One year ago, the Washington Nationals had their sights set on bouncing back from a rough 2020 campaign. Back to the present and they’re fresh off a full-fledged midseason fire sale that saw them trade everyone not named Juan Soto — or at least it felt that way.
Speaking of Soto, the most pressing question surrounding the Nationals’ future is if and when they’re going to extend their starting right fielder. Washington shouldn’t put this off any longer: give him the dough.
Here’s why the time is now for the Nationals to extend their 23-year-old superstar.
Nationals have controllable players around Juan Soto
After trading away Max Scherzer, Trea Turner, Kyle Schwarber, Yan Gomes, Daniel Hudson, Josh Harrison, Jon Lester and Brad Hand, the Nationals became and remain an extremely raw team. In the infield, former top prospects Carter Kieboom and Luis Garcia have the chance to be everyday players next season. In the outfield, Lane Thomas and Victor Robles, who are each no older than 26, likely fill out the team’s center field depth.
Keibert Ruiz and Riley Adams, who are each no older than 25, figure to be Washington’s catching tandem. On the hill, Josiah Gray is 24, Erick Fedde is under team control for three more years and top pitching prospects Cade Cavalli and Jackson Rutledge could make their MLB debuts next season.
From a competitive standpoint, the youth movement means the Nationals have a lot of developing to do. On the other hand, they have the ability to commit to Soto for the next decade-plus. Why? The aforementioned players are under team control and in most cases are several years away from free agency.
- Juan Soto stats (career): .301/.432/.550, 98 home runs and 312 RBIs across 1,612 at-bats
Patrick Corbin’s six-year, $140 million contract expires after 2024, which is when Soto is a free agent. While one figures they attempt to keep him, first baseman Josh Bell is a free agent after 2022. In short: the Nationals have a great deal of long-term payroll flexibility.
A roster of players in their 20s and others on the back half of their contracts is an optimum set of circumstances when it comes to giving out an essential lifetime contract.
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Nats can’t lose another blue-chip player
There are two prime factors at play with the Nationals, which is their recent triumph and their stubborn roster decisions.
Once upon a time ago, the Nationals won the 2019 World Series. A key decision made the offseason prior to the Nationals’ championship was signing Patrick Corbin, who just put together a career year with the Arizona Diamondbacks, over re-signing outfielder Bryce Harper. After winning the World Series, the Nationals chose to re-sign Stephen Strasburg to a seven-year, $245 million deal over third baseman Anthony Rendon, who signed that same contract with the Los Angeles Angels.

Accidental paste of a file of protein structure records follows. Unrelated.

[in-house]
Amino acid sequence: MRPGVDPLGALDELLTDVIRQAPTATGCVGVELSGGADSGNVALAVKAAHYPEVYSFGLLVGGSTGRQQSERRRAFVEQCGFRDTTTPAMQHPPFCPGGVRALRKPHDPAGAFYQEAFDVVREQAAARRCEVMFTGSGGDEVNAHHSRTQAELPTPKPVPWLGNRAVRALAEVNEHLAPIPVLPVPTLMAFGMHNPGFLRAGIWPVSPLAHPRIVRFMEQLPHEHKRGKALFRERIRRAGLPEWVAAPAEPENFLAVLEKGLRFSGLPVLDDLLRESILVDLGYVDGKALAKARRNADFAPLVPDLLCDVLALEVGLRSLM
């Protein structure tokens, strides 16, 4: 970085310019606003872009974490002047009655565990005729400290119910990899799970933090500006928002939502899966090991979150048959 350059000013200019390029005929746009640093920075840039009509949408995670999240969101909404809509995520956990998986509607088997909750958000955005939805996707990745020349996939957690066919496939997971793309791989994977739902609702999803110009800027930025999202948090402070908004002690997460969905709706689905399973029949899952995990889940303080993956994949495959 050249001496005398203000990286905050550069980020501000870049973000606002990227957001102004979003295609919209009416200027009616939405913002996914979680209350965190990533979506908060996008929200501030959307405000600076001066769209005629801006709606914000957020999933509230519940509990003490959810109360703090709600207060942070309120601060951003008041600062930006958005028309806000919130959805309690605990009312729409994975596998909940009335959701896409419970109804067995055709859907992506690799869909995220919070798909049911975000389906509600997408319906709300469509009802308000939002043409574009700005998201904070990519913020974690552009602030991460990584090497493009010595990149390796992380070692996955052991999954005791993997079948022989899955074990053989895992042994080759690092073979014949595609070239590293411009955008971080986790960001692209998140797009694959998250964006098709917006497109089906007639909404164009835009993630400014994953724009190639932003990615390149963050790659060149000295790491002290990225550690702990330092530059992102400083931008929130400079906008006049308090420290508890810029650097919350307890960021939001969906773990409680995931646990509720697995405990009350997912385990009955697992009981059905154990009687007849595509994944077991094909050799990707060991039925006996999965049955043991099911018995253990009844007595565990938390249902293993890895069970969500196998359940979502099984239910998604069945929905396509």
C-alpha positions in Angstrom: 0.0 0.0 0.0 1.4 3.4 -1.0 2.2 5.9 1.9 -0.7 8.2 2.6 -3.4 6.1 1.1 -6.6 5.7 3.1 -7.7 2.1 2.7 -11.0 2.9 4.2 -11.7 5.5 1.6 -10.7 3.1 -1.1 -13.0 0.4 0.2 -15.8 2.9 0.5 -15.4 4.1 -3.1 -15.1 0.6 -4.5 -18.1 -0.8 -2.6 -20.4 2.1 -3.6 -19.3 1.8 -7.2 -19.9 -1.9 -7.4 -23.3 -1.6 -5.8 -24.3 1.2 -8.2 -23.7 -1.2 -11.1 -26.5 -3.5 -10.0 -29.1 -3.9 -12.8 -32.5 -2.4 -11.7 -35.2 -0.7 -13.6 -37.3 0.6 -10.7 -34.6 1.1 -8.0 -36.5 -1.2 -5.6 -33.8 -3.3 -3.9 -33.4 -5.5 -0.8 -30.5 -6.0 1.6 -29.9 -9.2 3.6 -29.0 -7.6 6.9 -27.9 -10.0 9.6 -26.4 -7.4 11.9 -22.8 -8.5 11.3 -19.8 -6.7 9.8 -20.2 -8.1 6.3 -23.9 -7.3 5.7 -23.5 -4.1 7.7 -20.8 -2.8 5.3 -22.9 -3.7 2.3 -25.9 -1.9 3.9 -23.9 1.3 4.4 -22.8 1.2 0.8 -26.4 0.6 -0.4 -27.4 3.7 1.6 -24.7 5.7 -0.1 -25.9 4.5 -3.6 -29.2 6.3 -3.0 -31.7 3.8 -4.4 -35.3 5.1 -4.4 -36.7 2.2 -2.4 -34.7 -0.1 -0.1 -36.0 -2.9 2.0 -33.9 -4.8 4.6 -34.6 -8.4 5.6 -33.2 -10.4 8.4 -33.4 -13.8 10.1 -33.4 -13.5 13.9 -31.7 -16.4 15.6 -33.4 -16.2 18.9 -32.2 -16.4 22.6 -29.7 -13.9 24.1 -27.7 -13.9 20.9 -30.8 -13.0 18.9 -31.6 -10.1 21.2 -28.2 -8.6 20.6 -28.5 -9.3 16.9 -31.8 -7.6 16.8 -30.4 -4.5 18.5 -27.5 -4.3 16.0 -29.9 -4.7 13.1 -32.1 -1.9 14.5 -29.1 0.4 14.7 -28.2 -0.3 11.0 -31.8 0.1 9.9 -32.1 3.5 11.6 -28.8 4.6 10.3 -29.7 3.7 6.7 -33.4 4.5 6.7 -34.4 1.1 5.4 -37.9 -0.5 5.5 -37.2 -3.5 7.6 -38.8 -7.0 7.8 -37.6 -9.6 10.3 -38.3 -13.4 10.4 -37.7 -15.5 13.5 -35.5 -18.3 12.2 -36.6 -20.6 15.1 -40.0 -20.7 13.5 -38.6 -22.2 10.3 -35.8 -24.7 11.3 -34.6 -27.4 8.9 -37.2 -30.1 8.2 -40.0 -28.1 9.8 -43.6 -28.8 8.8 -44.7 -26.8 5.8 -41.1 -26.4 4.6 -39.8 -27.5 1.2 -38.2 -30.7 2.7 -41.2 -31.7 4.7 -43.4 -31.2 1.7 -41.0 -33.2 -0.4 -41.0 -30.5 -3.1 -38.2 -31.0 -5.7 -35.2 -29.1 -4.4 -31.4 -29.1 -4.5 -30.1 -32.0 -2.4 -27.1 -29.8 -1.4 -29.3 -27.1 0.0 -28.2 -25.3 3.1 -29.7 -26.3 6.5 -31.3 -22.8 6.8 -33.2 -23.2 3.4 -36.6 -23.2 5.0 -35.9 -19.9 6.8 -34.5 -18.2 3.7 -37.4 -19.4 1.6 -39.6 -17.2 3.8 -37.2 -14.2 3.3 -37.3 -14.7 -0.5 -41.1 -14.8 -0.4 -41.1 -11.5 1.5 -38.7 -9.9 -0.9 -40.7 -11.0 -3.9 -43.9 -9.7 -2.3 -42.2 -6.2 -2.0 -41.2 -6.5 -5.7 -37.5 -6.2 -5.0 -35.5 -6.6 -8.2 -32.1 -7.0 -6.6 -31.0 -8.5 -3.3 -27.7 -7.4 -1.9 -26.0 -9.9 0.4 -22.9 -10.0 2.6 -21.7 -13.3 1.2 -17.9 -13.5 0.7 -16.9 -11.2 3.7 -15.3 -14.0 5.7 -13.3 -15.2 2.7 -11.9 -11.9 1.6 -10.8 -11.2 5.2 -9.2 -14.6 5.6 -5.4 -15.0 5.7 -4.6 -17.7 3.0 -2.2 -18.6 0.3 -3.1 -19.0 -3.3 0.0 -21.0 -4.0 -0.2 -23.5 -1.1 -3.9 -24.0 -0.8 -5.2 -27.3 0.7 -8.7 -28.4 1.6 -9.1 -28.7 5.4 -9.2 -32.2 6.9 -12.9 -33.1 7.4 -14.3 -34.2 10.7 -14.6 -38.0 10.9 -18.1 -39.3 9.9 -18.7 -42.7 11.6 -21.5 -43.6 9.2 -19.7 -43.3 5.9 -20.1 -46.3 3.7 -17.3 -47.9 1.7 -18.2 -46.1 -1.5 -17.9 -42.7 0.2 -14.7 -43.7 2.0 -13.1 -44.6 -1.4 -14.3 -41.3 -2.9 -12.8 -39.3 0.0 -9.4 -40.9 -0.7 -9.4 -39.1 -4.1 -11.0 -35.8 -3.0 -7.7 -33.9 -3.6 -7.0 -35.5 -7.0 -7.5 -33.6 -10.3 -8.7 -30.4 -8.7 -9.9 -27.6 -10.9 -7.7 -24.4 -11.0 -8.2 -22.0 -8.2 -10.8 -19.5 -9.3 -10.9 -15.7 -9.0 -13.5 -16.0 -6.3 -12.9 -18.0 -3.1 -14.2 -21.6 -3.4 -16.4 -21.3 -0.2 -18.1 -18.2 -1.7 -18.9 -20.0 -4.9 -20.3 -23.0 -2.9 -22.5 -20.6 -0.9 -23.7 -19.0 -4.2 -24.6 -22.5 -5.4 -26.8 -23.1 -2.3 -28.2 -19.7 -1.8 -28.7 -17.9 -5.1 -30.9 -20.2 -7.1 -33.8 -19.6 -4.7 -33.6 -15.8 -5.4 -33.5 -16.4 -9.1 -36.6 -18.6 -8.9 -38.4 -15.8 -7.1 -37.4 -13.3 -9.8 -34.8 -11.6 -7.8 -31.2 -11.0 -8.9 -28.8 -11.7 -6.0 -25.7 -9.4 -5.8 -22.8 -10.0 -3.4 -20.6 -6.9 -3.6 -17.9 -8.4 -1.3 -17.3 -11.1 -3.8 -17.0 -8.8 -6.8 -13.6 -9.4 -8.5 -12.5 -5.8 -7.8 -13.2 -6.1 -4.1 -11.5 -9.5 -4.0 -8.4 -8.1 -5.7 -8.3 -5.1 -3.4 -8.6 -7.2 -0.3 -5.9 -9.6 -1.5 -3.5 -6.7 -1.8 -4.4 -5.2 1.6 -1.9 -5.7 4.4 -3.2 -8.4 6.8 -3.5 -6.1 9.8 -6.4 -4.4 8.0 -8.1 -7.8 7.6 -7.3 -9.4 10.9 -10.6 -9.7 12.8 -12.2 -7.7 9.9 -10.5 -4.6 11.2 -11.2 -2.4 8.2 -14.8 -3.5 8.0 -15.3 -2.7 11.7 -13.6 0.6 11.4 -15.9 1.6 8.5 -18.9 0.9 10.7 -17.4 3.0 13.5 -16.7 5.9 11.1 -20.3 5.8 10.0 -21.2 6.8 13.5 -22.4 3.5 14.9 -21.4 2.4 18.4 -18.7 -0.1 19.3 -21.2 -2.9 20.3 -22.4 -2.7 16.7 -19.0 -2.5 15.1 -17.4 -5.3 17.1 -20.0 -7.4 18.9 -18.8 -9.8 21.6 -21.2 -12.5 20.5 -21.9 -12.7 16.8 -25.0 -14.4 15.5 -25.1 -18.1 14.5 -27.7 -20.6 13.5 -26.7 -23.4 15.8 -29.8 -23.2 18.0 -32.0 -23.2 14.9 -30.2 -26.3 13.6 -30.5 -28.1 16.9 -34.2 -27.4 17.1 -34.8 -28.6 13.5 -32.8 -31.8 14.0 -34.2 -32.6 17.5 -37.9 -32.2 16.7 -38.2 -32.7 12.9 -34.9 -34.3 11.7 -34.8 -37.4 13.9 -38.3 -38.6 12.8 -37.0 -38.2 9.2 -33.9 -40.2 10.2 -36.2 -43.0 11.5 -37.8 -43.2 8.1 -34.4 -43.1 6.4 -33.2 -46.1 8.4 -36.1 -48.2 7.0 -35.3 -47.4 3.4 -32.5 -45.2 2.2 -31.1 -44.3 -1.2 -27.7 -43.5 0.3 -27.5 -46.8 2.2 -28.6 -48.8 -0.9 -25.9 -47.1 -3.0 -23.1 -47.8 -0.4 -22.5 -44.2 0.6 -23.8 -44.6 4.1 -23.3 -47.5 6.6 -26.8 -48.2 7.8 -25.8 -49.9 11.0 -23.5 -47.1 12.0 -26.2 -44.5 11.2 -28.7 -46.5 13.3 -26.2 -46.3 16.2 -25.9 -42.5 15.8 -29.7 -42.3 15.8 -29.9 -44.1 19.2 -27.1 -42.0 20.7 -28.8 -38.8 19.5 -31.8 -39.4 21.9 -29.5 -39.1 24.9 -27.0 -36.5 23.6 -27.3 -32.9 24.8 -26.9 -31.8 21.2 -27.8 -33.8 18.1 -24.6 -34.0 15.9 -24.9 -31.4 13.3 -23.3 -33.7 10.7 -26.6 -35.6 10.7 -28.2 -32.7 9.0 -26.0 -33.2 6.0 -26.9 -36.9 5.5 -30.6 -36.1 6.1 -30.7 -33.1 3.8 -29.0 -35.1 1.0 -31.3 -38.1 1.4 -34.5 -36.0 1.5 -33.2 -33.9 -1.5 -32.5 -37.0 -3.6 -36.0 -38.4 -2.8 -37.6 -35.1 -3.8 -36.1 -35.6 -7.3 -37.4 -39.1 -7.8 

Among the many trades of last season, the Nationals sent Scherzer and Turner to the Los Angeles Dodgers. Turner had become the elite shortstop the Nationals hoped he would be and was a year and a half away from free agency when the trade was made.
- Juan Soto contract per Spotrac: Three seasons remaining of team control
At some point in time, Harper, Rendon and Turner were one of the five best players at their respective positions with the Nationals. The organization chose starting pitching over all three players or simply traded them before they hit free agency. Washington has traditionally invested in starting pitchers (Scherzer, Corbin and Strasburg twice) over position players given their track record of developing the latter.
All that said, these substantial losses have piled up to an extraordinary degree. When the Nationals lost Harper, it was reasonable to expect them to keep Rendon. That didn’t happen. When Rendon departed, one would’ve figured it meant they were keeping Turner. That didn’t happen. Washington can’t afford to lose another top prospect-turned star.
Washington Nationals revolve around Juan Soto
Next season, the ones that follow and the Nationals’ brand all revolve around Juan Soto.
One way or another, an otherworldly contract is in Soto’s future, and it will likely exceed Mike Trout’s 12-year, $427 million deal. We’re talking about a perennial MVP-caliber player who’s a force to be reckoned with from the left side.
He ropes pitches to all fields, has high-level plate discipline, manufactures offense with ease and raked en route to the Nationals winning the World Series in 2019. He also owns the signature Soto Shuffle. Imagine if Soto isn’t with the Nationals in four years: they won’t have an identity.
Fernando Tatis Jr. got a $340 million deal after 143 big-league games while Wander Franco got a $182 million deal after just 70 games. Everyone knows what Soto is: he’s quite possibly the best hitter in the sport.
Washington has reason to indulge itself in the idea that they can be a playoff team again within two years. They have an amplitude of top prospects at or near the big leagues, veterans with bounce-back potential (Corbin and Strasburg) and a superstar in their everyday lineup. It’s also possible that the Nationals make some hefty, short-term signings to stay afloat once the MLB lockout is over. With that said, if the fundamental part of their operation isn’t intact or they lose it to free agency in three years, their retooling effort fails.
Juan Soto may end up being the best player to ever suit up for the Washington Nationals. His next contract will be record-setting for the sport and worldwide news. If they don’t pay him, another team will: they have every reason to extend Soto before the 2022 MLB season.